Mr. RAMONO: Oh, certainly not. Because a will, in effect, becomes public record. And if, say, for instance, there's - your password's in the will, and no one has changed that password since it was put there, then your password is suddenly exposed to a greater audience.
And there are some interesting services that allow you to store your usernames and passwords in a secure service, like a secure server, and then you can include instructions in your will to go activate that service and release those passwords.
Like one particular service, I think it works out of Switzerland, and they have an online data safeguard(ph). They're actually called DataInherit. And they actually included 64-character code that you can place in with your will and your other documents, that you go to their website, you put in that 64-character code, and then it sends your passwords to the individual that you have authorized previously.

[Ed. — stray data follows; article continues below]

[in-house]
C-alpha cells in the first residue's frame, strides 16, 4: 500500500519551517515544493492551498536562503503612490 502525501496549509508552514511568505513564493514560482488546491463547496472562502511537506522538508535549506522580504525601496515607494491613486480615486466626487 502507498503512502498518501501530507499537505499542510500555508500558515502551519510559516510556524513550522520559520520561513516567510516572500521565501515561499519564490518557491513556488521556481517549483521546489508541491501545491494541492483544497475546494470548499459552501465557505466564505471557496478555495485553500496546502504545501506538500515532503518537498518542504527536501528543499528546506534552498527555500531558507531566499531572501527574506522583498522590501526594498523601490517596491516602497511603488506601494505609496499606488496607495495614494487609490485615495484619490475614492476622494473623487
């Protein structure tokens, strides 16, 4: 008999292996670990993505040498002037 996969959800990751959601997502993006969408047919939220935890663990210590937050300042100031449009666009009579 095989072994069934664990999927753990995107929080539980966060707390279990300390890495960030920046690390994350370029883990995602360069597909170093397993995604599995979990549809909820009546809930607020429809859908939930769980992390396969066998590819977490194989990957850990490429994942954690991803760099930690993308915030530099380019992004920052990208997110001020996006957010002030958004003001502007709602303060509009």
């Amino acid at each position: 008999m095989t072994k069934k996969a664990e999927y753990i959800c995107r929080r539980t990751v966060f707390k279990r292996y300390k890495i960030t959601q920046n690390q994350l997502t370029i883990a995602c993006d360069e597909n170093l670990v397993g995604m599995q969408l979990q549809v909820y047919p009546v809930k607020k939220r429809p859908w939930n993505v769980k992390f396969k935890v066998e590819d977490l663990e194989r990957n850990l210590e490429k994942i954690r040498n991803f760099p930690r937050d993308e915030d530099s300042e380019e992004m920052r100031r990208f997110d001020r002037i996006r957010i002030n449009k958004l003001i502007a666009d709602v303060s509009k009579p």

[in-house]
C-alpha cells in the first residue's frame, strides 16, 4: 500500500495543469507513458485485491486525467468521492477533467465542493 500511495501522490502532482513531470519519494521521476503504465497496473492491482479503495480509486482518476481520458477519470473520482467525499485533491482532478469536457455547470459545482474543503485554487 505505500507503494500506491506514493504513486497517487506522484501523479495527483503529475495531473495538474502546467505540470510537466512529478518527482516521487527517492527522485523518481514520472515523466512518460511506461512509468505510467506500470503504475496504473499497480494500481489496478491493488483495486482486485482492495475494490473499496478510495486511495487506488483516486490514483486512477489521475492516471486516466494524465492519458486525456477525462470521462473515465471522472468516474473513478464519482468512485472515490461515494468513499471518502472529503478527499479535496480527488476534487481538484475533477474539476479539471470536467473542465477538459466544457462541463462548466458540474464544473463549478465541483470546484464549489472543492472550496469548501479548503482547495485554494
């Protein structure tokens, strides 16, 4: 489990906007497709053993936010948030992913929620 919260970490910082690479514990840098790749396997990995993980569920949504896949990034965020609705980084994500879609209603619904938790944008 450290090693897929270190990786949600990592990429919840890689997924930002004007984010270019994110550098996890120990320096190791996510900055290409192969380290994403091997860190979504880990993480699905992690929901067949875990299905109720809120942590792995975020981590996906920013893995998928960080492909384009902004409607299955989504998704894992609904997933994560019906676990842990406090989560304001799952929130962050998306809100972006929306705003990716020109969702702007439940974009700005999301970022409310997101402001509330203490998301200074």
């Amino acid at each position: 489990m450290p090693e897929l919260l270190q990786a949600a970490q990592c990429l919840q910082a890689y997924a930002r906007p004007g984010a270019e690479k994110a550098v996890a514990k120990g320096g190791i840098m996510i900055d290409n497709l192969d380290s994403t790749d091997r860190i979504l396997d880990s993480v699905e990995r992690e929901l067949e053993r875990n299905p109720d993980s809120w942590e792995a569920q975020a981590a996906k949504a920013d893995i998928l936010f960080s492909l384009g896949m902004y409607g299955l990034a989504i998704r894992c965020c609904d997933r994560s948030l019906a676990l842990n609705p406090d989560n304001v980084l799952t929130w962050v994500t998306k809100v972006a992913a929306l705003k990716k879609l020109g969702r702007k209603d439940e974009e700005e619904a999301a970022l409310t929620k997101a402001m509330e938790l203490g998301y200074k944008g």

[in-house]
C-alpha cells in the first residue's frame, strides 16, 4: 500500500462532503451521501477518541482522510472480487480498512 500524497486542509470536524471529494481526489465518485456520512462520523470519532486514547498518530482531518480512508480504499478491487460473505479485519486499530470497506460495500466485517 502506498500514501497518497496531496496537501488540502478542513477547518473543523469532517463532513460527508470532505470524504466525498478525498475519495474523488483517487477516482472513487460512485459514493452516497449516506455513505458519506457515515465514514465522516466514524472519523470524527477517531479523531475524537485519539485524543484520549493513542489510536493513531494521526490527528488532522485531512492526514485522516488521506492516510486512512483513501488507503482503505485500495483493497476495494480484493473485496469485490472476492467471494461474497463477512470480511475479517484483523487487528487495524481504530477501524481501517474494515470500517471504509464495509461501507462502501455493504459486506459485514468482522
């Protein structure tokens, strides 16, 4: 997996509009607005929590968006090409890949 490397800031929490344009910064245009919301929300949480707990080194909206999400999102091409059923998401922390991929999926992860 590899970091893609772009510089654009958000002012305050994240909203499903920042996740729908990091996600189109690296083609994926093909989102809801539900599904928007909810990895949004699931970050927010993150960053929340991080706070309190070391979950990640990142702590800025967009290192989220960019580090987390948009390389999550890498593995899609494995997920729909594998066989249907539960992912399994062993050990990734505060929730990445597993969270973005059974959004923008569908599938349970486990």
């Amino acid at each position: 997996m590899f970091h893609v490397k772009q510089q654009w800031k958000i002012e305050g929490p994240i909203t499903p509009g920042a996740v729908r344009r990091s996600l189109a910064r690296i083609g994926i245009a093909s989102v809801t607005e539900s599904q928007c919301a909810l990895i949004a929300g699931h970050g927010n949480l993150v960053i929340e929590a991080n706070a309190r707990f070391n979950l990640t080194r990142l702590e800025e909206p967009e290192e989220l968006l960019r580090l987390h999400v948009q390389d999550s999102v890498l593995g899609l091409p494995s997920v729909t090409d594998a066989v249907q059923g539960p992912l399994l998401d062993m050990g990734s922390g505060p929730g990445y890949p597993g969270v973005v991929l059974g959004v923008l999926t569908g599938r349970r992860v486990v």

DAVIES: We're talking with Evan Carroll and John Romano.
We'll talk more after a short break. This is FRESH AIR.
(Soundbite of music)
DAVIES: If you're just joining us, we're speaking with Evan Carroll and John Romano, authors of the new book "Your Digital Afterlife: When Facebook, Flickr and Twitter are Your Estate, What's Your Legacy?"
There are a number of companies that offer digital inheritance services. What do they do? What are some of the services that they offer?
Mr. RAMONO: Dave, there's a basic model for these services, that they provide what we call storage, and that's a place to store your usernames and passwords, sort of an inventory of your accounts, like we talked about earlier. And then they often provide some sort of trigger mechanism. And this is how they verify that you've passed away or become incapacitated and know to take action and deliver them to the individuals whom you specify, the recipients, the heirs that you want to have access to those accounts.
There's a lot - there are a lot of different trigger options for these accounts. For instance, some services - I'll name a few like Legacy Locker or Entrustit - actually require that your survivors provide a death certificate to their office so they can then verify and then open your account. Others require a secure pass code be entered that you might keep with your will. And others that are perhaps a bit less secure rely upon a group of verifiers, or say you might specify 10 people. And when seven of them say yes, you know, John has passed away, they'll go ahead and release that information.